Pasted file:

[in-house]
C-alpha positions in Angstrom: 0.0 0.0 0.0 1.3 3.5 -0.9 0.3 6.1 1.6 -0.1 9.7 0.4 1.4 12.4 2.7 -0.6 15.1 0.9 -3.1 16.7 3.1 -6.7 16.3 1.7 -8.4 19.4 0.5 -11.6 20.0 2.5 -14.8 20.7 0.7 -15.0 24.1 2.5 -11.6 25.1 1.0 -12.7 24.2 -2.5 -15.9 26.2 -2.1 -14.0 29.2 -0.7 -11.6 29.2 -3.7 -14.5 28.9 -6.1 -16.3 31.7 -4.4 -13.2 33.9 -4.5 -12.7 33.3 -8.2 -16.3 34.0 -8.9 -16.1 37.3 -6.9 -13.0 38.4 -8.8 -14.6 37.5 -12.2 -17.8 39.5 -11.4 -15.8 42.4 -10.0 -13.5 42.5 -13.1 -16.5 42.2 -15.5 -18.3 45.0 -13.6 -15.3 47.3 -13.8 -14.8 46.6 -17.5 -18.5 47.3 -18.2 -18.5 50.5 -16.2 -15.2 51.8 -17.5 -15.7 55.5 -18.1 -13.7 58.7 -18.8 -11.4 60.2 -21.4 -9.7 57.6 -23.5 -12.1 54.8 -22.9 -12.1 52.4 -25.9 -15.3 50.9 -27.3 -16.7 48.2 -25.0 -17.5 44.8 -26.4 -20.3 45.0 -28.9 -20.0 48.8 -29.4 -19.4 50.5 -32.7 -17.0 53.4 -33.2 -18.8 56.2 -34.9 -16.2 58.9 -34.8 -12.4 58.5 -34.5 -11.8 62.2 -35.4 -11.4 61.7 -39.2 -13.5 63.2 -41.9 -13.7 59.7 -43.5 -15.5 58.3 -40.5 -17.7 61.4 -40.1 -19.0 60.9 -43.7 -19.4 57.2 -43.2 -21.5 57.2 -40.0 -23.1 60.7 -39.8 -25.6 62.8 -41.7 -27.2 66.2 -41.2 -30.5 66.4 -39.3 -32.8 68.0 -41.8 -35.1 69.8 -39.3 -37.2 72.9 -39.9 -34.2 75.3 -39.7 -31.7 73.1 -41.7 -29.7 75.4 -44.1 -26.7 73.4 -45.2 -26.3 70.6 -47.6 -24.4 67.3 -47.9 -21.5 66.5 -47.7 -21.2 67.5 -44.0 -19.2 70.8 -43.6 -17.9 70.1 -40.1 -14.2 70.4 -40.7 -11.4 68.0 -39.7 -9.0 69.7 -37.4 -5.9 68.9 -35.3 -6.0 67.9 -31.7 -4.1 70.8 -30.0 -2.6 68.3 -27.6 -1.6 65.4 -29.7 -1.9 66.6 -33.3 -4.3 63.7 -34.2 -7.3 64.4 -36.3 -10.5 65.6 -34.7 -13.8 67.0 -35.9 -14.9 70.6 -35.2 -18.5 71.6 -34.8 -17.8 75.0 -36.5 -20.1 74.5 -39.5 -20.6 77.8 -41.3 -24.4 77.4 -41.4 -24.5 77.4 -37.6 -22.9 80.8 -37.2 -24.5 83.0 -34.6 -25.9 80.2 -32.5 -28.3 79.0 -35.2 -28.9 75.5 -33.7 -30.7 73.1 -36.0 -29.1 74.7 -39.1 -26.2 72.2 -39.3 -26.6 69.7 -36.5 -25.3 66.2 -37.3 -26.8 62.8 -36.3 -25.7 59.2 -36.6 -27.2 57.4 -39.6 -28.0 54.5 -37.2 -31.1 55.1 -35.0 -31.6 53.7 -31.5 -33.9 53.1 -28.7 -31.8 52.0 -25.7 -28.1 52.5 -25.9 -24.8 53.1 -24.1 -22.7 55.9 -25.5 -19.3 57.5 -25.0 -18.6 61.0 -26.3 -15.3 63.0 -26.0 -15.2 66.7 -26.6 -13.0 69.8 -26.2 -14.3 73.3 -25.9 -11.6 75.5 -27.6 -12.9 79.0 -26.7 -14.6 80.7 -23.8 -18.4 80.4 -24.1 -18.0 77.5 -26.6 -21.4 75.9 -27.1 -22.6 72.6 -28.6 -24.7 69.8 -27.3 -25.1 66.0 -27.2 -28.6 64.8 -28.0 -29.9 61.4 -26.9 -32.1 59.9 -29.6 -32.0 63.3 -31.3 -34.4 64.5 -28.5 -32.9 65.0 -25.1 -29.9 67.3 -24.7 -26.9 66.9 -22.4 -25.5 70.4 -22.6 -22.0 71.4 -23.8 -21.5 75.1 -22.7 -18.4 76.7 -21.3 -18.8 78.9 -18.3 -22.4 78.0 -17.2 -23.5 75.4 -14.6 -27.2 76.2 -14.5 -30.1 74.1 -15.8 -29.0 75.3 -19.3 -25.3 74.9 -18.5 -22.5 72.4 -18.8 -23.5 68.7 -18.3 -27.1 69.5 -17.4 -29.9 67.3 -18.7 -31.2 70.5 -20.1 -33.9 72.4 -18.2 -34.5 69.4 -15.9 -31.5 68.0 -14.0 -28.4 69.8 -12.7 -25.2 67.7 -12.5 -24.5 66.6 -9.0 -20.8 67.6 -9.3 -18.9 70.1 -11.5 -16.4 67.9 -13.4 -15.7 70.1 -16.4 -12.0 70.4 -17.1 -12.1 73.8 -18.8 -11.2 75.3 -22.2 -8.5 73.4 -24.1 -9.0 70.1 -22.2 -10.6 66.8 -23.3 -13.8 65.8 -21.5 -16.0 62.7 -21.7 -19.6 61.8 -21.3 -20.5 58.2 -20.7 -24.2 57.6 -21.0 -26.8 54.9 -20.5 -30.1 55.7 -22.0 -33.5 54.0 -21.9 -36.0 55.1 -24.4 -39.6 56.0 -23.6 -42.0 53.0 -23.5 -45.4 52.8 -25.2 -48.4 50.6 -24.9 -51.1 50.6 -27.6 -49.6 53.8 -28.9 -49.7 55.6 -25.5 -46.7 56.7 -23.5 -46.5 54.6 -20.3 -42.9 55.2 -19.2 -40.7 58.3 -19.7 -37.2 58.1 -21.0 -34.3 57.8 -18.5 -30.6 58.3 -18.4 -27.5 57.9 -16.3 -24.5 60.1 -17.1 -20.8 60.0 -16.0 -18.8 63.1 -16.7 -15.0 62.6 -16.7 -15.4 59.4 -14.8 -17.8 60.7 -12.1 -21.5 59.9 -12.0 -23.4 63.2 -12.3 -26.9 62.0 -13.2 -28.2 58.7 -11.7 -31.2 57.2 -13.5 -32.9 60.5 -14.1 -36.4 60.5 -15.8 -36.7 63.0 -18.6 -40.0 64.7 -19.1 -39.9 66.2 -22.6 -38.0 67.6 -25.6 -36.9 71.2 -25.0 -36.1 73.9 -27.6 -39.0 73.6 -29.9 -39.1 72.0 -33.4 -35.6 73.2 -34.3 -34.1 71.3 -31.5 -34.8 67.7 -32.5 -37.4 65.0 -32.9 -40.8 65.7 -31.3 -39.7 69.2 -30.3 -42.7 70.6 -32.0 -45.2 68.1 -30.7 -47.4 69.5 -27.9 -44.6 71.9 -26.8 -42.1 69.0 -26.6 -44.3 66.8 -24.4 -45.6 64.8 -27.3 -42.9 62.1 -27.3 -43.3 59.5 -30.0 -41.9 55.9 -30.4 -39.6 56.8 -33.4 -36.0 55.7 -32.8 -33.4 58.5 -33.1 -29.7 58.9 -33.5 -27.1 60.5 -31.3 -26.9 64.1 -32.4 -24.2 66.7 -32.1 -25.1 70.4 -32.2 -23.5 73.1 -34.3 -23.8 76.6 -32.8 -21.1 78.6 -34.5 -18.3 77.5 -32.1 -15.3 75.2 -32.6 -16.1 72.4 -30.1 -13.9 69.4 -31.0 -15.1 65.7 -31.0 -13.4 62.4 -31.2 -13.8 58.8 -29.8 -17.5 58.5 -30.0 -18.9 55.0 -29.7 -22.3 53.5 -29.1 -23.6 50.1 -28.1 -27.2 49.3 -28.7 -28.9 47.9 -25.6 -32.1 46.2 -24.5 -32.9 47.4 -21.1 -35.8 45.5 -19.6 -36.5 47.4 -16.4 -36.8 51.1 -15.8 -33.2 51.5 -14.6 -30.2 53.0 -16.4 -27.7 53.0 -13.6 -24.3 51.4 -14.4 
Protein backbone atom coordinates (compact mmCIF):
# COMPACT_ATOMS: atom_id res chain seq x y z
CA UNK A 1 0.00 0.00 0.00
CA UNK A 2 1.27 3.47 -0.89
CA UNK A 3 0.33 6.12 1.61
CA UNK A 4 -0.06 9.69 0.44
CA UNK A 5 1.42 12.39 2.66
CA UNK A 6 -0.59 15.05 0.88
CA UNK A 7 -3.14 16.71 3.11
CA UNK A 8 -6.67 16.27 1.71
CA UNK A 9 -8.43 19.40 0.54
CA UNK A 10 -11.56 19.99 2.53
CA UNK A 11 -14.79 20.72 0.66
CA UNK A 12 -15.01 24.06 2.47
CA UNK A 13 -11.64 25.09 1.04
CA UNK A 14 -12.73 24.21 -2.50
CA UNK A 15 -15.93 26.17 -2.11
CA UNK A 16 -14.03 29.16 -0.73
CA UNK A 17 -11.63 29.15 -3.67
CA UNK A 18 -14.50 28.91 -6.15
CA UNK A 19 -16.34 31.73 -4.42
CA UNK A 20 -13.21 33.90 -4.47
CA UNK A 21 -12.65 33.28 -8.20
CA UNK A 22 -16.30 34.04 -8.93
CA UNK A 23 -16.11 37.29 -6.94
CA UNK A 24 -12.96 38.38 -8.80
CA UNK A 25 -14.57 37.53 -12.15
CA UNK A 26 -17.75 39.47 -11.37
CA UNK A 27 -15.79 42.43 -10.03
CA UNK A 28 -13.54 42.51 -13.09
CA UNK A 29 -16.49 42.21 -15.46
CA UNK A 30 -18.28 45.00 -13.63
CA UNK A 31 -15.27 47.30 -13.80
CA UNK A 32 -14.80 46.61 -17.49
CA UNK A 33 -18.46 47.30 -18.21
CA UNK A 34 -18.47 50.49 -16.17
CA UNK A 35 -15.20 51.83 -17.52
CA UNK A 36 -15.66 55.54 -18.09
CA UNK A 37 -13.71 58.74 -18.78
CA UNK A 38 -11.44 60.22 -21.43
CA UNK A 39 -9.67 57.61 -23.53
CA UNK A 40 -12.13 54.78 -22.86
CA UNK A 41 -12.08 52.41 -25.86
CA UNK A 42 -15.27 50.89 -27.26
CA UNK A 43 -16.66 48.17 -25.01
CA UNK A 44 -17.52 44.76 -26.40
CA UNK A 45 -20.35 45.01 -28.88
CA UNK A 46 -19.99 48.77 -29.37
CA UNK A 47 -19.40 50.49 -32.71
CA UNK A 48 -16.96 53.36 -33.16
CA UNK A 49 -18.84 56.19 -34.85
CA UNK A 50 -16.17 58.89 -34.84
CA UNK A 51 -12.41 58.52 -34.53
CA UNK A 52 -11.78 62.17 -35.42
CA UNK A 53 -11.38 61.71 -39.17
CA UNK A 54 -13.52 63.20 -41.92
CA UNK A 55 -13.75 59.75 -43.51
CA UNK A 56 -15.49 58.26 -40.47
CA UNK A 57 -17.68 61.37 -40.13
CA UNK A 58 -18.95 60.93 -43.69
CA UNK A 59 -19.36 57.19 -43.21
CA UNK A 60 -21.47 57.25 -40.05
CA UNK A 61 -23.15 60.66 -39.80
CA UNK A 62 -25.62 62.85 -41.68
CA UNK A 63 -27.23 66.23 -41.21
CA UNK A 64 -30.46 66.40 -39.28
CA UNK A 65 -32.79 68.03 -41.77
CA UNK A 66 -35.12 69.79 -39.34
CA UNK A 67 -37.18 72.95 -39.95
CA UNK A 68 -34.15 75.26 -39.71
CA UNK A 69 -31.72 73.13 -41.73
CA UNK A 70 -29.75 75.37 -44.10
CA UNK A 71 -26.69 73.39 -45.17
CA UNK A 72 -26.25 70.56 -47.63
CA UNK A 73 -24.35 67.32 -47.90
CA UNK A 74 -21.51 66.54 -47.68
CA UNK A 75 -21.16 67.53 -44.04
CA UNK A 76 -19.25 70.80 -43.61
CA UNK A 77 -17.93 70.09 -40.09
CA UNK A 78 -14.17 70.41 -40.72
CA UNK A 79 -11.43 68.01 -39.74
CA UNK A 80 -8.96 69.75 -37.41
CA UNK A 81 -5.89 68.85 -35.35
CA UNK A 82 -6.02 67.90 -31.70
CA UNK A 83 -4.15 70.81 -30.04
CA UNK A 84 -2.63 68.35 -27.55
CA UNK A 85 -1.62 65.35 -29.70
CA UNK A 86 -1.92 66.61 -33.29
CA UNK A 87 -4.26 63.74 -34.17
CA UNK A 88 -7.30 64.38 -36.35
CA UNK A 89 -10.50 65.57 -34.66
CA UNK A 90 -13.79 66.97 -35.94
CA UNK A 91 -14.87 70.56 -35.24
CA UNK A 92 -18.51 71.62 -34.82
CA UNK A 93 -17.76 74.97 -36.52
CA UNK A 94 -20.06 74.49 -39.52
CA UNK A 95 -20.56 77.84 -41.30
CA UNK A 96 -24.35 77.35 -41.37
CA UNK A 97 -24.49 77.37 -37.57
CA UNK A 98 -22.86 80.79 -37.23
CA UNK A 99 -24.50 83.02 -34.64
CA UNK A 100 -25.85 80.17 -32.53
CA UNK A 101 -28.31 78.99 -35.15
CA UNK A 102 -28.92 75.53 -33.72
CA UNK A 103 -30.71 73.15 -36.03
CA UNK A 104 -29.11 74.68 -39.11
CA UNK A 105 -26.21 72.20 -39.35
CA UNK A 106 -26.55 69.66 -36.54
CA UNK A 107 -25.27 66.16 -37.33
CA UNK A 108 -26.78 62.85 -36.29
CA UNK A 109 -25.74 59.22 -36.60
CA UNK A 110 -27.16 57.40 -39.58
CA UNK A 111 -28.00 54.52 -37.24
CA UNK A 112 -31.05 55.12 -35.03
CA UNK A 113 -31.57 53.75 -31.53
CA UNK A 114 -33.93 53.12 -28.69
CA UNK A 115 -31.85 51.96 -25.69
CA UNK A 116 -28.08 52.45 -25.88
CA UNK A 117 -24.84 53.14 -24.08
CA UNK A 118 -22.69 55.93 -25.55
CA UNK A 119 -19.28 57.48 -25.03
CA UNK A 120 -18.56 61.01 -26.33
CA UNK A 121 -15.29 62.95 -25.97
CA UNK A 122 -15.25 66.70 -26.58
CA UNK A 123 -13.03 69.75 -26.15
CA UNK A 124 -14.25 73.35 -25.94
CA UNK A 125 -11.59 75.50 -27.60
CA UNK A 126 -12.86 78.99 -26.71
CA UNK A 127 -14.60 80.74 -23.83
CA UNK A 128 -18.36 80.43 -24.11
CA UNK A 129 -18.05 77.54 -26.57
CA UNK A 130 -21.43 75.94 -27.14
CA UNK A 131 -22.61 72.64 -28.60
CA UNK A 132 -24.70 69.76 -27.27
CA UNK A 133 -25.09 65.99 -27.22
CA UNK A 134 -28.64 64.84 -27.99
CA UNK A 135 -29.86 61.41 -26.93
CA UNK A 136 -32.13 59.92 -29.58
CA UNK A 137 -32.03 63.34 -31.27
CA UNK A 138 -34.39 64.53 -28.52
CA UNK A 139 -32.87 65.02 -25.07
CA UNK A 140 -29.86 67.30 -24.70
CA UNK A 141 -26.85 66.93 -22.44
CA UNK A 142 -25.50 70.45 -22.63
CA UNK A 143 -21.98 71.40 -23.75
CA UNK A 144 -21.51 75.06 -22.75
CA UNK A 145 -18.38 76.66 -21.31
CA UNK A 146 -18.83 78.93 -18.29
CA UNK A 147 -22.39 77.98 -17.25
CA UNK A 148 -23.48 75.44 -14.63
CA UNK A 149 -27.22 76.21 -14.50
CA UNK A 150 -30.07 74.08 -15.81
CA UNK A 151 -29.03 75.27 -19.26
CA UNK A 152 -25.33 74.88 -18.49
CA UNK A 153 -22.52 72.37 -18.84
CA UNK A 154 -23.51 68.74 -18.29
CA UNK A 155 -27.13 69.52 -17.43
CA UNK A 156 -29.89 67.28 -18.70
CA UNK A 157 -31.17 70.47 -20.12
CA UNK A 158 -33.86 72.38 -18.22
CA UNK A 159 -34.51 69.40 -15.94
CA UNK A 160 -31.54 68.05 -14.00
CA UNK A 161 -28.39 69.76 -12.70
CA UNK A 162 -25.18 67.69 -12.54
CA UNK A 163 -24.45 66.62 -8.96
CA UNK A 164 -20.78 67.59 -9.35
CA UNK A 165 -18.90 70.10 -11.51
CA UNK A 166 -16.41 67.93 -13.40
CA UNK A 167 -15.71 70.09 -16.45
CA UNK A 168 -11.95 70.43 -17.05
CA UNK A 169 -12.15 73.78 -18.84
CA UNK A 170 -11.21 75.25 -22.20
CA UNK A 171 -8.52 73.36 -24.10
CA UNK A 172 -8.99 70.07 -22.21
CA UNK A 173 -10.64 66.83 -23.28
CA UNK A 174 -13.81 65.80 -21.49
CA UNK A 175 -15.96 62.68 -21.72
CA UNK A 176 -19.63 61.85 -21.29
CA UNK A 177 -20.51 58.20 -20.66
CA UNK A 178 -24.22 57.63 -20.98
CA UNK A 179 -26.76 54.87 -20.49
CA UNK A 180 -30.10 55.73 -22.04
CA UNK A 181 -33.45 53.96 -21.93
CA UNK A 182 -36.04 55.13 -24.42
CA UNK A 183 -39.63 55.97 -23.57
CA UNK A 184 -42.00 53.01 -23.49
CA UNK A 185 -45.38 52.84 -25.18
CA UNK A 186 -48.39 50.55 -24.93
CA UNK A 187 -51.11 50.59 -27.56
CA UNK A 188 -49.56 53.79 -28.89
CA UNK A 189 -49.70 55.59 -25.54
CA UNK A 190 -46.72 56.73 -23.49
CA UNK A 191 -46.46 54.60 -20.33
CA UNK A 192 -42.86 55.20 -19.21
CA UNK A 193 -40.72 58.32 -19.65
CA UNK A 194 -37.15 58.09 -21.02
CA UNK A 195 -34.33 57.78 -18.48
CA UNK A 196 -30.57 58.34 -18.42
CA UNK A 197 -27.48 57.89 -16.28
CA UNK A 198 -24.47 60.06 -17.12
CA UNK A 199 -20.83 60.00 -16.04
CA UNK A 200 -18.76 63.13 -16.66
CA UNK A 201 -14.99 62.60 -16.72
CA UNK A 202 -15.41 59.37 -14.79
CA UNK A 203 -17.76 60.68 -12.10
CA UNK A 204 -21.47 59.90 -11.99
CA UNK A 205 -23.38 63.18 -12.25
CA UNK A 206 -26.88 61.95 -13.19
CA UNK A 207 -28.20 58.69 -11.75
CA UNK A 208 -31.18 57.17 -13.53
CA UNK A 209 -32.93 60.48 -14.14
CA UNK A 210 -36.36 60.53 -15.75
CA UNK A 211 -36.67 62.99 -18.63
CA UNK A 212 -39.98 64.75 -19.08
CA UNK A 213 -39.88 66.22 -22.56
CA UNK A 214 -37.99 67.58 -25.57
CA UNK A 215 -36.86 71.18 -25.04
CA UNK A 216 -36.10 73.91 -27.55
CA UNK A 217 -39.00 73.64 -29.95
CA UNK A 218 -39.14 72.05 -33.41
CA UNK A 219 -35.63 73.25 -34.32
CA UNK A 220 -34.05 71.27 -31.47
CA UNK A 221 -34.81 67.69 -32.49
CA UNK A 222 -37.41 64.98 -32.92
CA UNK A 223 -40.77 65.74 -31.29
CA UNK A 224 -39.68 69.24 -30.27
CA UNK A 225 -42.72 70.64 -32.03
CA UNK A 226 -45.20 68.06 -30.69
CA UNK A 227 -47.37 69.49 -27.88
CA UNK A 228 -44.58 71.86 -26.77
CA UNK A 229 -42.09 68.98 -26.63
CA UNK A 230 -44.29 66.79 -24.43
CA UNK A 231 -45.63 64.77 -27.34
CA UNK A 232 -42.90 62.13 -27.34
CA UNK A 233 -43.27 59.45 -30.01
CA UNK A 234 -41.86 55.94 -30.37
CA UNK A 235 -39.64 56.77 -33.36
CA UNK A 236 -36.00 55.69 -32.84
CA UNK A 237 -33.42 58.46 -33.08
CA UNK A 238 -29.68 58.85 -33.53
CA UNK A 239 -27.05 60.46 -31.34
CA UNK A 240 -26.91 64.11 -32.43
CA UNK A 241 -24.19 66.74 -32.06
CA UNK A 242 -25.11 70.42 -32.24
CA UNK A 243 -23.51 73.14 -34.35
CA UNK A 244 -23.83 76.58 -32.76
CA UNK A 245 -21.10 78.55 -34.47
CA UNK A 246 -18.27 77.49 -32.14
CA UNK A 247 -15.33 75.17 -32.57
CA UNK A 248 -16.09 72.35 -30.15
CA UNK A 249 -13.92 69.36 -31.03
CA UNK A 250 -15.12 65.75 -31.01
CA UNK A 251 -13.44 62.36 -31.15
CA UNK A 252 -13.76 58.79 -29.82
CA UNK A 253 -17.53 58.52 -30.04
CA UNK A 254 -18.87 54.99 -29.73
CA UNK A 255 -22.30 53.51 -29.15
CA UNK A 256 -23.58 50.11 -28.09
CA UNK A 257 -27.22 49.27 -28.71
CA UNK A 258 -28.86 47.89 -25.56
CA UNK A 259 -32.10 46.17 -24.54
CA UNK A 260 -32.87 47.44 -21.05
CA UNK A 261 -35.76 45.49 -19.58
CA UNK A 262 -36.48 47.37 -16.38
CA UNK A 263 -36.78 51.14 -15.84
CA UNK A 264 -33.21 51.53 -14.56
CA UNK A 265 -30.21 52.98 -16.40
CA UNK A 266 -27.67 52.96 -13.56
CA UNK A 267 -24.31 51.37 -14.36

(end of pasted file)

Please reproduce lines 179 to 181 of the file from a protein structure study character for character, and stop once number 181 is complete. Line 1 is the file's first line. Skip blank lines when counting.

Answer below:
CA UNK A 175 -15.96 62.68 -21.72
CA UNK A 176 -19.63 61.85 -21.29
CA UNK A 177 -20.51 58.20 -20.66